11 Tips for Optimal Health
1. Love. No, really. And not just on Valentine’s Day. The research shows that the health protective effects of regular affection, relationship, and community are more impressive than whether or not you smoke. So get your hugs on; it’s good for you. And if you don’t have someone to snuggle with, it turns out that affection with your pet helps, too. I love you Spot.
2. Move. Humans did not evolve to sit in armchairs. Our entire physiology has evolved around the vigorous physical work it has taken to survive for the last 10,000 years. So when we take “vigor-man or woman” and make them sit at a desk all day and come home and sit some more—they get slow, depressed, irritable and inflamed—on the inside. This stagnation creates the basis for heart disease, strokes, diabetes, depression and cancer. So move. In whatever way you enjoy. Walk. Skip. Dance. Make your body happy.
3. Sleep. Americans are more deprived of sleep than exercise—which is saying something! The average amount needed is 8 hours—with 50% of folks needing more than 8 hours. If you get less sleep than you need on a regular basis, you are more likely to be depressed, irritable, overweight (yes, less sleep causes weight gain) and have poor concentration and performance. And coffee does not help. Cut the caffeine and get your zzzz’s! You’ll feel better!
4. Enjoy. It makes a big difference to your physiology if you spend your time in anger, blame and resentment (more inflammatory reactions, high blood pressure, poorer immune response) or in gratitude, joy and play (calmer nervous system, balanced immune response, less risk of heart disease). Life is full of difficult situations, but the way that you approach those situations makes all the difference. And because we spend so many hours at work, do your best to choose work that you enjoy, most of the time. And don’t forget to play!
5. Eat food. If you can’t pronounce it, don’t eat it. If it doesn’t look like any recognizable fruit, vegetable, grain or meat, don’t eat it. If sugar is the first or second ingredient, don’t eat it. Try to stick to fruits, veggies, whole grains (skip the white stuff), plant proteins (beans, nuts and legumes) and some high quality (e.g. organic, no added hormones) animal proteins. Most of us know this. You might want to get some support in eating this way if it’s hard for you—it is well worth the investment as food really is medicine—all foods send chemical signals to your body that contribute to your health or your decline. And if you just can’t eat well, as least take a multivitamin and some essential fatty acids (fish or flax oil). It’s a good start.
6. Pray or Meditate. When life gets difficult, all you have are your inner resources (patience, love, trust, a sense of perspective, creative problem-solving) to get you through it intact. Taking some deep breaths, and even a small amount of time, to express gratitude, ask for help, find peace, and set your intention for your day, is invaluable in maintaining your equilibrium on the inside and the outside. Meditation or prayer significantly reduces all causes of cardiovascular disease, eases depression and anxiety and helps us stick to our good health decisions.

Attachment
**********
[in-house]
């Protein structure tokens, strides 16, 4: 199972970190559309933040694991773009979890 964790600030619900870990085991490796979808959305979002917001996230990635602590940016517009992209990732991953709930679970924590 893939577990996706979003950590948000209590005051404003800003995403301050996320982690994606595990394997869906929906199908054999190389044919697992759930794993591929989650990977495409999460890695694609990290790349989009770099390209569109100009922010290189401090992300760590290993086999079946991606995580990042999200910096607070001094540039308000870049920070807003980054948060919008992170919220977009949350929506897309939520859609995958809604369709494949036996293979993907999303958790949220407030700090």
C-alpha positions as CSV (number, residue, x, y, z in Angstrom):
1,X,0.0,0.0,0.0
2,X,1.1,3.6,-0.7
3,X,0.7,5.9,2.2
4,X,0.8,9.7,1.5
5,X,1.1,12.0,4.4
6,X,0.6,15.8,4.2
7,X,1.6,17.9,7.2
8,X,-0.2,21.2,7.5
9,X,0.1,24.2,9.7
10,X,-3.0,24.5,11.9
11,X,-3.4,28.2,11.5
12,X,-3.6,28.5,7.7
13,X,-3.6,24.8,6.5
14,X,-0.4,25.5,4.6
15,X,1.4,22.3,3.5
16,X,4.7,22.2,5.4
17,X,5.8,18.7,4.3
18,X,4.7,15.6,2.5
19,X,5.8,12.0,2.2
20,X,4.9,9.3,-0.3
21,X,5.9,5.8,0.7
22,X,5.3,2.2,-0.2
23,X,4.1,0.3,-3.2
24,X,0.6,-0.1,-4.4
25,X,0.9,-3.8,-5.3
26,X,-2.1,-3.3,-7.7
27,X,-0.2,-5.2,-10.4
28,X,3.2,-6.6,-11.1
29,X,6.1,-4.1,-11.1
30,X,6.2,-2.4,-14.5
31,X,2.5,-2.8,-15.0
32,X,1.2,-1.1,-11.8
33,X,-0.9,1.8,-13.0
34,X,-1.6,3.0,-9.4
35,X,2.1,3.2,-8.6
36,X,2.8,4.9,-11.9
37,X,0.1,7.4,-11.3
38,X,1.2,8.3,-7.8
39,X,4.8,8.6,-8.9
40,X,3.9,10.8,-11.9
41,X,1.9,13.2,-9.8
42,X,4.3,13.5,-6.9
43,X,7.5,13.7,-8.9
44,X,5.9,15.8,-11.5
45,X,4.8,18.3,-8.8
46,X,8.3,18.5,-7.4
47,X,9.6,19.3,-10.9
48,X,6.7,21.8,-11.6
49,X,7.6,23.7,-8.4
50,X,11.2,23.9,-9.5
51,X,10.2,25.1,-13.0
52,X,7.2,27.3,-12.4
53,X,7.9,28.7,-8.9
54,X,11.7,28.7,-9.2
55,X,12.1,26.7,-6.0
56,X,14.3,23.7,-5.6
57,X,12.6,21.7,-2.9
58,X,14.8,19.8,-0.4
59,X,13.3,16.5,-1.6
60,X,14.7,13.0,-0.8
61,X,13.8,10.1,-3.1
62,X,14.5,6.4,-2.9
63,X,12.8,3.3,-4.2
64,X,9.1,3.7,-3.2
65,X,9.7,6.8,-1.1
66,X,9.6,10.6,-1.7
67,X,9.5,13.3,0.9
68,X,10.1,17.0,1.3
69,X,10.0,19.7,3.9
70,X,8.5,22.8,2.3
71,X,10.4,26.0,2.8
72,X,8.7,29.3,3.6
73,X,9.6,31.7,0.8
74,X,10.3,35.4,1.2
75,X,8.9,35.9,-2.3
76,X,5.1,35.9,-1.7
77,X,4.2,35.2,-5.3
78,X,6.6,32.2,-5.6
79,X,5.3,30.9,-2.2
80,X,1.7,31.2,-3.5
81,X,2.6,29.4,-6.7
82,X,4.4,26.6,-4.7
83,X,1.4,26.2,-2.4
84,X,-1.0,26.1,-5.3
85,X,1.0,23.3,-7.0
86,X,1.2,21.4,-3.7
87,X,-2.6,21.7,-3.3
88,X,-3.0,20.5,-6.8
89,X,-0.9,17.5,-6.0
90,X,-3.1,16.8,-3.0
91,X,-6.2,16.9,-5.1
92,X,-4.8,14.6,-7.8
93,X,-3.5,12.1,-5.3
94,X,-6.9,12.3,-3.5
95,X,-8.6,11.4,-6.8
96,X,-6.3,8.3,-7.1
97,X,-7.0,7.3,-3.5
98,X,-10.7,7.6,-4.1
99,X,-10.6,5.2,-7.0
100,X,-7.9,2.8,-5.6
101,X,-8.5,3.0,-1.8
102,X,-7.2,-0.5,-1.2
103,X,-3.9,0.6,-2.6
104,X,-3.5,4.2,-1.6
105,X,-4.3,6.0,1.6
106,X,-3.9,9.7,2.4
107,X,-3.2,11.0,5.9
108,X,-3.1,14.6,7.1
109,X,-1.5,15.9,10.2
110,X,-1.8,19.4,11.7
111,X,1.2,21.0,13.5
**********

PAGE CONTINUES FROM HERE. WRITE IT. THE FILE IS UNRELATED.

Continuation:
7. See your Doc once by 45. Even if you are healthy. Sometimes we have health risks we are unaware of. I’ve had tri-athletes with severely elevated cholesterol. It’s good to know these things early because there are many approaches we can use to enhance your vitality and life span.
8. Detoxify. We live in a world rife with chemicals that didn’t exist 50 years ago and we have no idea what the majority of those chemicals do to humans. But for good reason, many of us in the science world are concerned about emerging research showing the effects of toxins on brain function, cancer, fertility and obesity. Limit your risks by ditching that Teflon pan (ever wonder where that flaking Teflon goes when it disappears from the pan?), eating organic as much as possible (especially milk, meat and eggs), not heating food in plastic, finding non-toxic alternative for pesticides, and using green cleaning and home maintenance products. Exercise, sweating, drinking plenty of water and eating fiber are good ways to detoxify naturally.
9. Watch out for addiction. Okay, we’ve all got them. Coffee, cigarettes, marijuana, alcohol, chocolate, sugar, soda, T.V, Facebook, even exercise—you can treat just about any activity addictively. If you are using an activity to avoid experiencing how you actually feel, it’s an addictive use of that activity. Some addictions are more dangerous than others, but if we use our addiction to numb our negative emotions, we stop ourselves from taking action to change the way we feel (e.g. changing jobs or relationships, getting therapy, setting boundaries with others). We live in a very addictive society, where there is a pill for every ailment. Take an honest look at your life and give yourself the gift of change where it’s needed. It’s better than a double latte.
10. Limit screens. Oh, for goodness sake, didn’t we think that computers were better than television? Not. If you spend all of your time in front of a computer, television, or smart phone, what are you missing? Items one through four on this list. Human interaction (texts and e-mail are not the same thing), movement, sleep, good food—don’t get swallowed by your screens. Get outside, get some sunlight, hang with your friends, surf. Live inside your body (that’s the part of you attached to the hands on the keyboard or remote).
11. Don’t obsess. Change takes time. Be patient with yourself. And perfectionism, even with your health, is not good for you. Life is short. Don’t forget to dance and occasionally eat chocolate cake.